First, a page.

A reader asks:
Hey guys please explain why an inflation-linked bond could have lost money this year with inflation at 9%.
I’ve been getting this question a lot lately.
How could bonds that have an implicit inflation kicker be down almost 7% this year?
Treasury inflation-protected securities (TIPS) are one of the most peculiar assets in the investment universe.
They’re relatively new and have some unique characteristics when it comes to bonds. They’ve been around in the UK since the 1980s but the U.S. government didn’t start offering them until the late-1990s.
The way they work is the principal value of the bond is tied to the rate of inflation — when inflation goes up the principal value of the bond goes up as well.
But investors don’t get the inflation-adjusted principal value until maturity.1 The economy can be all over the place in the meantime which means inflation, deflation, rising rates, falling rates and everything in-between.
So while the inflation protection built into these bonds is one of a kind, TIPS can be volatile along the way.
For example, the biggest inflation-protected bond fund is the iShares TIPS Bonds ETF (TIP). This fund lost nearly 15% in the fall of 2008:
Part of this had to deal with the deflationary nature of the Great Financial Crisis, but Lehman Brothers had also used TIPS as collateral for some of their loans and became forced sellers of these bonds.
There are no systemic reasons for TIPS selling off this year though. The problem in 2022 is TIPS are acting more like a bond than an inflation hedge.
You can see in 2021, TIPS outperformed the aggregate bond market by a wide margin:
That made sense given inflation came in much higher than most expected.
I’m sure most investors assumed a similar pattern would repeat this year but instead TIPS are down just like regular old bonds.
Over the past year, the U.S. inflation rate was 8.5% but the TIP ETF is down 5%.
There are a couple of reasons for this confusing performance.
The first is TIPS help protect investors from unexpected inflation. Expected inflation is already priced into the yield relative to normal treasury bonds. So you would expect TIPS to outperform when unexpected inflation rears its ugly head (as it did in 2021).
Investors began pricing higher inflation into these bonds so the outperformance has narrowed this year substantially.
But the biggest headwind this year is rising interest rates. The 10 year treasury yield has doubled, going from 1.5% in January to 3% now. When rates rise that much, TIPS are going to act more like bonds than an inflation hedge.
This is especially true for longer-duration TIPS.
For example, the TIP ETF has an effective duration of 7.1 years.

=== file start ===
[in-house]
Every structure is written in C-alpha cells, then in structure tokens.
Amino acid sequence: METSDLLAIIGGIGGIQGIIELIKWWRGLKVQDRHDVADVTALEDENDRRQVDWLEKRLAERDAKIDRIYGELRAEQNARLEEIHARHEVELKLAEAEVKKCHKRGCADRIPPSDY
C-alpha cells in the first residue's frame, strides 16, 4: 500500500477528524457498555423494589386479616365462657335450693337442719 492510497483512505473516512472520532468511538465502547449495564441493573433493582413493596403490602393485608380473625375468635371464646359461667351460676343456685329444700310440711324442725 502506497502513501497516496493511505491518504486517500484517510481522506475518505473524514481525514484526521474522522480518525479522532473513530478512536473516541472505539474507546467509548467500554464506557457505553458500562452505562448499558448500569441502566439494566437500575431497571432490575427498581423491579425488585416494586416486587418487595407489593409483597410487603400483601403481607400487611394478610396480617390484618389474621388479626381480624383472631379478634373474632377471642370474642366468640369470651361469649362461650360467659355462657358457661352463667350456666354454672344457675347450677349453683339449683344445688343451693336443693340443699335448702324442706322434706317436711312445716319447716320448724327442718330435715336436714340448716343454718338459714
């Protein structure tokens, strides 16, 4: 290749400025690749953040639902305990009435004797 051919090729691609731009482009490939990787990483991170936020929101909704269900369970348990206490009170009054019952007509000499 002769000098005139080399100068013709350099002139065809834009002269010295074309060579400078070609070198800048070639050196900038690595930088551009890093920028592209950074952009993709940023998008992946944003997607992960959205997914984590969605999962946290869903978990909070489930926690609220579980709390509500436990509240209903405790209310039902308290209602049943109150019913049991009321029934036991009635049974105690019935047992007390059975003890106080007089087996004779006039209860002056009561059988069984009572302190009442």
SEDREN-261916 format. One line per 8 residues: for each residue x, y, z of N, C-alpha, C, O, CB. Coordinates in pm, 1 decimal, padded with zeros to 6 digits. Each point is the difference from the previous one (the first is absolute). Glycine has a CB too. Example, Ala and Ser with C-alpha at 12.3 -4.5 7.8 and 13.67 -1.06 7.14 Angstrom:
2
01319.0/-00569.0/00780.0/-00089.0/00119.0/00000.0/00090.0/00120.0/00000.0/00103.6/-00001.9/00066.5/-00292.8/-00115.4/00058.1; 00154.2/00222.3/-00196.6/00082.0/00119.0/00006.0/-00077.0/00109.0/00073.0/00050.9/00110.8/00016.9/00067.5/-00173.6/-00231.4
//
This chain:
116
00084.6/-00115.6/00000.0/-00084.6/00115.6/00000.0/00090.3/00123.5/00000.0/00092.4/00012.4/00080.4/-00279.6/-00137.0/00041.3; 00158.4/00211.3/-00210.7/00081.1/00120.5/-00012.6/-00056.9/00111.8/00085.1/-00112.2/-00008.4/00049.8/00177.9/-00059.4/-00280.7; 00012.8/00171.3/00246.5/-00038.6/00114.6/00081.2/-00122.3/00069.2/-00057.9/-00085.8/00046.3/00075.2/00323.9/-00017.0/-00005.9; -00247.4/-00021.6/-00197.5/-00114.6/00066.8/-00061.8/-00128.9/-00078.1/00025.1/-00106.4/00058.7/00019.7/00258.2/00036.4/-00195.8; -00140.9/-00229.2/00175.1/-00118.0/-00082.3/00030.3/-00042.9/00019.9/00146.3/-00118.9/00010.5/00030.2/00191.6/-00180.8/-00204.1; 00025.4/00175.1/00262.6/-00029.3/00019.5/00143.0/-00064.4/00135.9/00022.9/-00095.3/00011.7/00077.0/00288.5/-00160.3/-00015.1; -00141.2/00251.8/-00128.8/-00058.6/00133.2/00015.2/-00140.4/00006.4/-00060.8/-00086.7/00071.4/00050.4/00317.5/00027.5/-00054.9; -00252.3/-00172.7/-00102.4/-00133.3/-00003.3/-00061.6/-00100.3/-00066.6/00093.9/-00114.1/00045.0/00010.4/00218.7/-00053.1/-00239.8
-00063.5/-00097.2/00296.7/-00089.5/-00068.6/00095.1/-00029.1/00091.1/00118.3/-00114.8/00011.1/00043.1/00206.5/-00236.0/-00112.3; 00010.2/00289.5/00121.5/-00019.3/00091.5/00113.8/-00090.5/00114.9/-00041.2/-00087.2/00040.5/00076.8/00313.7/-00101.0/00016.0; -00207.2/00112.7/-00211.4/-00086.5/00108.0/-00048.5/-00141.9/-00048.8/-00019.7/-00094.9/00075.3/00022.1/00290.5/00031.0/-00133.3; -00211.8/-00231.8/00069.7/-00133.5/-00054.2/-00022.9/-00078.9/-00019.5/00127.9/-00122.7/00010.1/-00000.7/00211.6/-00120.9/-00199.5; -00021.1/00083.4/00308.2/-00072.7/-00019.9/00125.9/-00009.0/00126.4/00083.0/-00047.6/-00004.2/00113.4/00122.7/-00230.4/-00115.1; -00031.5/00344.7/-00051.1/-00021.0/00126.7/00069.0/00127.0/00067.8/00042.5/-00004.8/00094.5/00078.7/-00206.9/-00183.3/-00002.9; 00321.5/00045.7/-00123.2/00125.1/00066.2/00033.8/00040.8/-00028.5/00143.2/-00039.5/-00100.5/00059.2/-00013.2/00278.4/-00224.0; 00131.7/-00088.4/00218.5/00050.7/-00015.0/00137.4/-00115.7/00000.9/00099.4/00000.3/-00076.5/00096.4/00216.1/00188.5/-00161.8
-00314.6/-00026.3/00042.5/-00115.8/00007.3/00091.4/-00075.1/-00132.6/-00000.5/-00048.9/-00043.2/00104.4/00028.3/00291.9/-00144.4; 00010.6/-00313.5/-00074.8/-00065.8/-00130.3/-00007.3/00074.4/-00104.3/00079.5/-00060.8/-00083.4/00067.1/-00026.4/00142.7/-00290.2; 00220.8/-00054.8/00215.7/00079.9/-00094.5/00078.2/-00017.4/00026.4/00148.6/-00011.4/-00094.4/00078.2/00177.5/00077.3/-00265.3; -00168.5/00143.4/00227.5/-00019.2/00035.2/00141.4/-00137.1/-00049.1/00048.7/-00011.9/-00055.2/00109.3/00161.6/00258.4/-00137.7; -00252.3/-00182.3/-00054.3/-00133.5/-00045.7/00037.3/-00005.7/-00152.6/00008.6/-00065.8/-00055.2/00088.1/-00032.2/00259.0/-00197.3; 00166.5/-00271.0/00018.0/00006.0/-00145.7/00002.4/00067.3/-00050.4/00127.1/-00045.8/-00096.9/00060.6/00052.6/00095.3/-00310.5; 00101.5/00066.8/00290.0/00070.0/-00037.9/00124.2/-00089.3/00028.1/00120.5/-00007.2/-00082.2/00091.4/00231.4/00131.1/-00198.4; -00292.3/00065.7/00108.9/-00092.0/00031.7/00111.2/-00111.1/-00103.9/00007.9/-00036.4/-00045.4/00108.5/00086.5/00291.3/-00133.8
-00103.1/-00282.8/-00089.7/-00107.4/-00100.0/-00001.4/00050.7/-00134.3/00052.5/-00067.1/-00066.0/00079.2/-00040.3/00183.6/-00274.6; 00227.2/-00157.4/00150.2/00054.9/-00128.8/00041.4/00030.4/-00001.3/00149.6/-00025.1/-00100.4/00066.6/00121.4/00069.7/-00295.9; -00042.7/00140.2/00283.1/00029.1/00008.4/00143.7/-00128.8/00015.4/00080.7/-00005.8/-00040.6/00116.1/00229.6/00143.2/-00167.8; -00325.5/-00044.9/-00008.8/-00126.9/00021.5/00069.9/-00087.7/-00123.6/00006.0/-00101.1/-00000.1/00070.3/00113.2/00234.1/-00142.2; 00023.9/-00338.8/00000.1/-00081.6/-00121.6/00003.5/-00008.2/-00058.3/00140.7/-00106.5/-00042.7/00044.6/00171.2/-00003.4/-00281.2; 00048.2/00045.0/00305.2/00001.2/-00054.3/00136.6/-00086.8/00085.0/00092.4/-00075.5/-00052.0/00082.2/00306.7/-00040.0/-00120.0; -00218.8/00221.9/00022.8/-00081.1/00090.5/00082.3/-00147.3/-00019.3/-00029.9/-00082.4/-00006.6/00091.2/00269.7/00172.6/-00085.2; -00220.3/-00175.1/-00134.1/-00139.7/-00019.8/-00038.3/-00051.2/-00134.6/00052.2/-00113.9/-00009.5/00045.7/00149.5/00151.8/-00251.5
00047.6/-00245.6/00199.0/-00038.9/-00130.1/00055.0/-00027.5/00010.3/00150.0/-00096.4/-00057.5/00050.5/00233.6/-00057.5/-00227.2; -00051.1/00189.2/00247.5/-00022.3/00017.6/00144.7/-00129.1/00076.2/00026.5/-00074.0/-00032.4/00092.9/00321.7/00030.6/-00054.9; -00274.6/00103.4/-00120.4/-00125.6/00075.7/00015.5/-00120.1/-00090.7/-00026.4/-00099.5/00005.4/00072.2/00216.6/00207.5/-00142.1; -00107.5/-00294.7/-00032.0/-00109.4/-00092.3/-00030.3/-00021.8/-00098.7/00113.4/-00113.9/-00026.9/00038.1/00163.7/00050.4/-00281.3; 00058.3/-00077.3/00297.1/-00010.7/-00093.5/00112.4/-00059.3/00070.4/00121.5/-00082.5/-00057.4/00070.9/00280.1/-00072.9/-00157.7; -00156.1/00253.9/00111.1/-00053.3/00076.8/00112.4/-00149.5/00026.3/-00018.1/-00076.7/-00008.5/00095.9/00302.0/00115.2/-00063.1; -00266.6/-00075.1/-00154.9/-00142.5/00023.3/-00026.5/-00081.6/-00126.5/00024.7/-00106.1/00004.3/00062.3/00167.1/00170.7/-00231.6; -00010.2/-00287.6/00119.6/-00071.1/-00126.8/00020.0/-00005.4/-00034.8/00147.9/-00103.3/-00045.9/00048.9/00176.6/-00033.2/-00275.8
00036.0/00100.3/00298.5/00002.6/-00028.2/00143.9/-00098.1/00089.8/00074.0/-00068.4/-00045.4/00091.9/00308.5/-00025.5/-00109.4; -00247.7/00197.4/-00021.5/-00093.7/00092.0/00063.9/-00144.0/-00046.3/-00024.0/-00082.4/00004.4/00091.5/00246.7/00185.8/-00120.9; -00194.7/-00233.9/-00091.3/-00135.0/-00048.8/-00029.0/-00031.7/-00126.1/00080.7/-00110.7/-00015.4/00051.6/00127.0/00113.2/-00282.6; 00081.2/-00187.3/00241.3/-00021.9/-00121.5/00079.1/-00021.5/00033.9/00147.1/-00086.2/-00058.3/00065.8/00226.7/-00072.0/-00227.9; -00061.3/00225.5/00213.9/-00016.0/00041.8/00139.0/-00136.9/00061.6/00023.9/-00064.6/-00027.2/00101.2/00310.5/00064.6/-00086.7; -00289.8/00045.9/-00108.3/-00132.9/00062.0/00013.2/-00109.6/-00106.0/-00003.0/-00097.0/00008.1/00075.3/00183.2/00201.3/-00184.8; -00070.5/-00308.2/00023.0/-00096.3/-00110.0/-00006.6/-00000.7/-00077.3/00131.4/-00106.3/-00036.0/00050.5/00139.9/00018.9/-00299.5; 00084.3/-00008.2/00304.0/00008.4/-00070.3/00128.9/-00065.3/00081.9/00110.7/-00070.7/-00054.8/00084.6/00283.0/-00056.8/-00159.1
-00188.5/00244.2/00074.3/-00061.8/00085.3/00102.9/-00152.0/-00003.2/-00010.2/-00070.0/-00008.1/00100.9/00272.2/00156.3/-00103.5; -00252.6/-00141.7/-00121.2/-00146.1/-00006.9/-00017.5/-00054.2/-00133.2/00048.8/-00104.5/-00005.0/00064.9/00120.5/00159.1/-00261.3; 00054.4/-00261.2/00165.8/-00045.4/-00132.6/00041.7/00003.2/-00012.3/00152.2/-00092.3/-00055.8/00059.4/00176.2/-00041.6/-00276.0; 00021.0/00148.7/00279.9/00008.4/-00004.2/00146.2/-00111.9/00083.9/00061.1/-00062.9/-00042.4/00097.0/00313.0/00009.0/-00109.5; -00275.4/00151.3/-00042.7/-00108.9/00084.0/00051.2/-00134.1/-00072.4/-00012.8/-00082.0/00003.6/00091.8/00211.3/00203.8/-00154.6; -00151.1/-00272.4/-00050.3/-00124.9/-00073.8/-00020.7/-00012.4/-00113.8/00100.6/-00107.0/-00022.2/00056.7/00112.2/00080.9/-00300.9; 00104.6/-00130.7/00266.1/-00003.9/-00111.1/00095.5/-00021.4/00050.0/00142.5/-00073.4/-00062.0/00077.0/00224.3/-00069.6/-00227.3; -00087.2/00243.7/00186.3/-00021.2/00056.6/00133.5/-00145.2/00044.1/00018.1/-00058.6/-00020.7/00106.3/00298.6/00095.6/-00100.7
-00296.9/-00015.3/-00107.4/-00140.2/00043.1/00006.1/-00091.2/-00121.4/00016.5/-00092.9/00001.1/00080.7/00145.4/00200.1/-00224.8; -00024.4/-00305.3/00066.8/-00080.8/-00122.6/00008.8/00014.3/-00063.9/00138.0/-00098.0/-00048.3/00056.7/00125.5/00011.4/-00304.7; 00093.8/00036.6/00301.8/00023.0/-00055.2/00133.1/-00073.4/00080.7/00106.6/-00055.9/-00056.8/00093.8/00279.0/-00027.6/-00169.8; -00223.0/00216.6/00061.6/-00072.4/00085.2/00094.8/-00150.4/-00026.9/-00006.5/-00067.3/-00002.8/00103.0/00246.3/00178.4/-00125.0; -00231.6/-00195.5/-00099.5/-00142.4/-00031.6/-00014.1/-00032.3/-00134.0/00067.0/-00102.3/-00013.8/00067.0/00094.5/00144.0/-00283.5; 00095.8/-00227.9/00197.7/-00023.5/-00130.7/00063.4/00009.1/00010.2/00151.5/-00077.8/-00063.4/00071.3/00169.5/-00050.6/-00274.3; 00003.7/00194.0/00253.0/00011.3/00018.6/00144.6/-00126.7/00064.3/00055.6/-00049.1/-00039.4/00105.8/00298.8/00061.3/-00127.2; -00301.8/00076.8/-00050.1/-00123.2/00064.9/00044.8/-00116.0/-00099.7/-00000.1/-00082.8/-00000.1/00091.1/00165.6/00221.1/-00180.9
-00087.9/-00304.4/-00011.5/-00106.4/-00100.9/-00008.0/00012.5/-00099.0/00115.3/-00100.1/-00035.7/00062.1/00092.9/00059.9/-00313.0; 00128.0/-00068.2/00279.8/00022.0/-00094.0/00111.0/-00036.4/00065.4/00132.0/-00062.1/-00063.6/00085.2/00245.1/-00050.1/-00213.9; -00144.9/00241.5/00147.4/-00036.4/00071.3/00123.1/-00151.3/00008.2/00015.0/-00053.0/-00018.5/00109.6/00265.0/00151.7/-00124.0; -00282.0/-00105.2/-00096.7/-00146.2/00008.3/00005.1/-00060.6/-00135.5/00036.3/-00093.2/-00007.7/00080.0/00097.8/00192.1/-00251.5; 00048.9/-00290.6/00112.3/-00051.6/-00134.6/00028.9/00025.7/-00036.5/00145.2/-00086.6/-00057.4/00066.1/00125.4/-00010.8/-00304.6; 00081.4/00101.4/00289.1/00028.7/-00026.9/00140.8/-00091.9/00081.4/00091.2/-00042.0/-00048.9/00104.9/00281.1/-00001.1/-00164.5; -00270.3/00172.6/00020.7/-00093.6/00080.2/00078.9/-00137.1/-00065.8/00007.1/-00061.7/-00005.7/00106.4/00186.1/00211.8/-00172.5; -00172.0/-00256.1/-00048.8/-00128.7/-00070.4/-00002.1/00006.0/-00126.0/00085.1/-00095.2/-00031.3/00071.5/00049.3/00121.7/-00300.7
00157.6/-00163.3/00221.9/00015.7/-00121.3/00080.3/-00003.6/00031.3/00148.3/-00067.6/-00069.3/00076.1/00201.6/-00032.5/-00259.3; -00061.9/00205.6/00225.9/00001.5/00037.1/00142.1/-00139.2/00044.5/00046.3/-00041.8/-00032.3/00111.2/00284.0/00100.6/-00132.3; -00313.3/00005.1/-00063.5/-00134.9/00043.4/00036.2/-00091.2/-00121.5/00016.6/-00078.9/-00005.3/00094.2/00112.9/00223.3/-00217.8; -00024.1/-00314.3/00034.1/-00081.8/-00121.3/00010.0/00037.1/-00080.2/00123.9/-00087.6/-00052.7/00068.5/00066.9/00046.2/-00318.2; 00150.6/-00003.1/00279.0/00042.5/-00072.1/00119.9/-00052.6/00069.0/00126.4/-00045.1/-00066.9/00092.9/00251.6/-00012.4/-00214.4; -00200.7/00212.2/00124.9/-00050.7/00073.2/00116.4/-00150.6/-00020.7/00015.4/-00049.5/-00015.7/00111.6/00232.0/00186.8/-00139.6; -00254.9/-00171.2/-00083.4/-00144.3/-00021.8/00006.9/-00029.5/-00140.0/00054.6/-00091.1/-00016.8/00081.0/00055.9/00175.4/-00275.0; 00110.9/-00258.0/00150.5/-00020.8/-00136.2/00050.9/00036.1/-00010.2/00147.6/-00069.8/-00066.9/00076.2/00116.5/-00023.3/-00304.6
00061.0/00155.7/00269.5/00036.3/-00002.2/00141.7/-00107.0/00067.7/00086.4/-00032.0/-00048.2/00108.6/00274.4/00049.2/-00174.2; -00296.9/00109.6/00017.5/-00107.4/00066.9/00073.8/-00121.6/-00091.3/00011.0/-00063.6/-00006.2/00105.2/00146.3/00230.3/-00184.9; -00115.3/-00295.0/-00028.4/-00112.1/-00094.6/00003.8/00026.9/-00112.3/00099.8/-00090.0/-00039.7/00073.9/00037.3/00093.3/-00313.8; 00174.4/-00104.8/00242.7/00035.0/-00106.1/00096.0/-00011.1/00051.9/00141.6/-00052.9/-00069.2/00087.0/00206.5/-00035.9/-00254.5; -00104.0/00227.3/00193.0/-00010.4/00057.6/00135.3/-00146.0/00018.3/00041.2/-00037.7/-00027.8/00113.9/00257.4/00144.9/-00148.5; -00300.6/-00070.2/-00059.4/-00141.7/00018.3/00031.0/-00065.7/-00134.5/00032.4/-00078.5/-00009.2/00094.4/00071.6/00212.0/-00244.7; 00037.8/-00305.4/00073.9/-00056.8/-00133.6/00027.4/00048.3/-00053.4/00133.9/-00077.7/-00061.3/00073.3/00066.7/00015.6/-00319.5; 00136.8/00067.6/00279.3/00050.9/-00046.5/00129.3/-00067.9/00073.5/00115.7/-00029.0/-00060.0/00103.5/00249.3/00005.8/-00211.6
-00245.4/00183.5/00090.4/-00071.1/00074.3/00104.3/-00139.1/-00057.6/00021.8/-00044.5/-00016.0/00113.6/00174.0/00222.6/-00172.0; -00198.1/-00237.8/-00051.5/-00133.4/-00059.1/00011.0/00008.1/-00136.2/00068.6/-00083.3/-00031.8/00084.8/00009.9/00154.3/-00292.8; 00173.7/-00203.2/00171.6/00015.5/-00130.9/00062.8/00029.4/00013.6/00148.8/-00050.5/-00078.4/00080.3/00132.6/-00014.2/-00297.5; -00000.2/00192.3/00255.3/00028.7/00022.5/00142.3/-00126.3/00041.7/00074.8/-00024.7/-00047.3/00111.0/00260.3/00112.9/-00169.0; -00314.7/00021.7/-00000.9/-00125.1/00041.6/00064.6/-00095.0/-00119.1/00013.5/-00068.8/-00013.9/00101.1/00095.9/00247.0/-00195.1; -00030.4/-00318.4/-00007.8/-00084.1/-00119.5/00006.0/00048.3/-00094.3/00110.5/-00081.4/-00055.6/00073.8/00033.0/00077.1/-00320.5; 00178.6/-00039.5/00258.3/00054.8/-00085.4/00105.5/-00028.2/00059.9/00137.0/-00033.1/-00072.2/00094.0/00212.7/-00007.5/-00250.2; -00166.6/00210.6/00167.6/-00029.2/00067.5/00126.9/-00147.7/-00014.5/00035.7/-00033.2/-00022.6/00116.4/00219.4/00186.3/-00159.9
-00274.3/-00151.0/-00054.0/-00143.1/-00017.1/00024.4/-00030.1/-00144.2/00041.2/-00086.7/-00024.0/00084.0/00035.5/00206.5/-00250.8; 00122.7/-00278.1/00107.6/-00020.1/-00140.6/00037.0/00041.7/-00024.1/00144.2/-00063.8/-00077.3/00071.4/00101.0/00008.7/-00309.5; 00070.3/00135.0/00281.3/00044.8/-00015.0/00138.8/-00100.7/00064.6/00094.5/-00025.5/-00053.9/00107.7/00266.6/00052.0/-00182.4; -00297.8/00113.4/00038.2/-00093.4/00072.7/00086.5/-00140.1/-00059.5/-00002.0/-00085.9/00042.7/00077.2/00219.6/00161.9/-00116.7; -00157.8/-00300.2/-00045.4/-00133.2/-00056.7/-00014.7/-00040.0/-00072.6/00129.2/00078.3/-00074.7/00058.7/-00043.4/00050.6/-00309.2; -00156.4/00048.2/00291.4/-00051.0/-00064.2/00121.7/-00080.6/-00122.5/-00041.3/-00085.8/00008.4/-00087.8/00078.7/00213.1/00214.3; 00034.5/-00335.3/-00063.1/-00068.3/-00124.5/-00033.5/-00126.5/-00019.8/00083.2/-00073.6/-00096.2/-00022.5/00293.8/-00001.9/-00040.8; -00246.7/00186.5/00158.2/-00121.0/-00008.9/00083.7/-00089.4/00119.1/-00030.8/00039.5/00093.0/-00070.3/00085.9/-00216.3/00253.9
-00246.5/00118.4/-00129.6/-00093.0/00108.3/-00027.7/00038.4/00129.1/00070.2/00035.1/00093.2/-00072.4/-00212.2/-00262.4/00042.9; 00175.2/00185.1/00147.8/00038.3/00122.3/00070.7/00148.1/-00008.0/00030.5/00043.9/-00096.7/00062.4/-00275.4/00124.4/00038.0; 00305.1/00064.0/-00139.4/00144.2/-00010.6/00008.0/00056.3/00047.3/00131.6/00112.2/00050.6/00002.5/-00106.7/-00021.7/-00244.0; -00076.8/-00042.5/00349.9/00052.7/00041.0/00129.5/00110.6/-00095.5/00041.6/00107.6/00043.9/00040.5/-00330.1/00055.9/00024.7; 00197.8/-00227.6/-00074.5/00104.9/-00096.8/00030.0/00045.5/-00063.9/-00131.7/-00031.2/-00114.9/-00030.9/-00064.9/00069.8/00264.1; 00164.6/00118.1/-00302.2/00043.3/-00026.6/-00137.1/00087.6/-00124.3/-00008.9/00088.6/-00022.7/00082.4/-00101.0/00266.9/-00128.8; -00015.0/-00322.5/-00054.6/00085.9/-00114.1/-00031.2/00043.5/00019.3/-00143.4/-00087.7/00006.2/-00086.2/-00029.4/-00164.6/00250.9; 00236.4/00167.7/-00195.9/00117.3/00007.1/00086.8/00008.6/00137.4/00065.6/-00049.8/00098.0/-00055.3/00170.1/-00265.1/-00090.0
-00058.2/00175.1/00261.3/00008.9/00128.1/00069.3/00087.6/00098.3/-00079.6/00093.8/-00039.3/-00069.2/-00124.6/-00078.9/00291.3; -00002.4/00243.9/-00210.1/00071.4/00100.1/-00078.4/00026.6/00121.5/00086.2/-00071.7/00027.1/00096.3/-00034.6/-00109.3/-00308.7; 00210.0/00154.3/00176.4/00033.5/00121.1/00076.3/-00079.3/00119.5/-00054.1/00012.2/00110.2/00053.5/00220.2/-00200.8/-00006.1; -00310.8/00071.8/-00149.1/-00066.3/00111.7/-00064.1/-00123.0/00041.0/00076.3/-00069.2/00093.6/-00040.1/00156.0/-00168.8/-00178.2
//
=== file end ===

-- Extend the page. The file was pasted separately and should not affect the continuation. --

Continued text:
Duration is simply a way to measure interest rate sensitivity. A duration of 7 years implies that for every 1% move in interest rates, the bond fund should move up or down by 7% in price. This relationship has some other variables but that’s a good rule of thumb.
Since yields and prices are inversely related with bonds, the increase in yields has dwarfed the increase in inflation.
The simplest explanation for the poor performance this year is that interest rates are up and inflation was baked into the pie more than it was last year. The good news for investors from here is rates are now higher — the bad news is you needed to eat some losses to get to this point.
There are ways to reduce the impact of interest rate changes on your inflation-protected bonds.
The Vanguard Short-Term Inflation-Protected Securities ETF (VTIP) has an average duration of just 2.7 years, making it much less sensitive to changes in interest rates.
The U.S. inflation rate first broke out above its long-term average of around 3% in April of 2021. Look at the performance of VTIP vs. TIP since then:
Short-term TIPS have outperformed longer maturity TIPS in that time and have done so with far less volatility. These bonds are outperforming because the inflation-indexed component is playing a larger role in their total return.2
So if you would prefer less volatility and a closer relationship to those inflation-adjusted yields, short-term TIPS are an option.
I would be remiss if I didn’t mention Series I Savings Bonds here as well. These bonds are about as good as it gets when it comes to inflation protection without any interest rate risk (read here for more details).
Unfortunately, there is a cap in terms of how much you can put into these bonds.
We discussed inflation-protected bonds and much more on this week’s Portfolio Rescue:
Josh Brown joined me to go over some questions on finding younger clients as a financial advisor, how young people should allocate their retirement funds and paying off student loans with winnings from a 10-bagger stock pick.
Here is the podcast version of today’s show:
How Series I Savings Bonds Work
1At maturity you get the higher of the original principal value (par) or the inflation-adjusted principal. That way you have a floor if there is deflation over the life of the bond.
2The opposite will be true if/when rates fall again. Then you would expect TIP to outperform because the bond component would carry greater weight in the total return.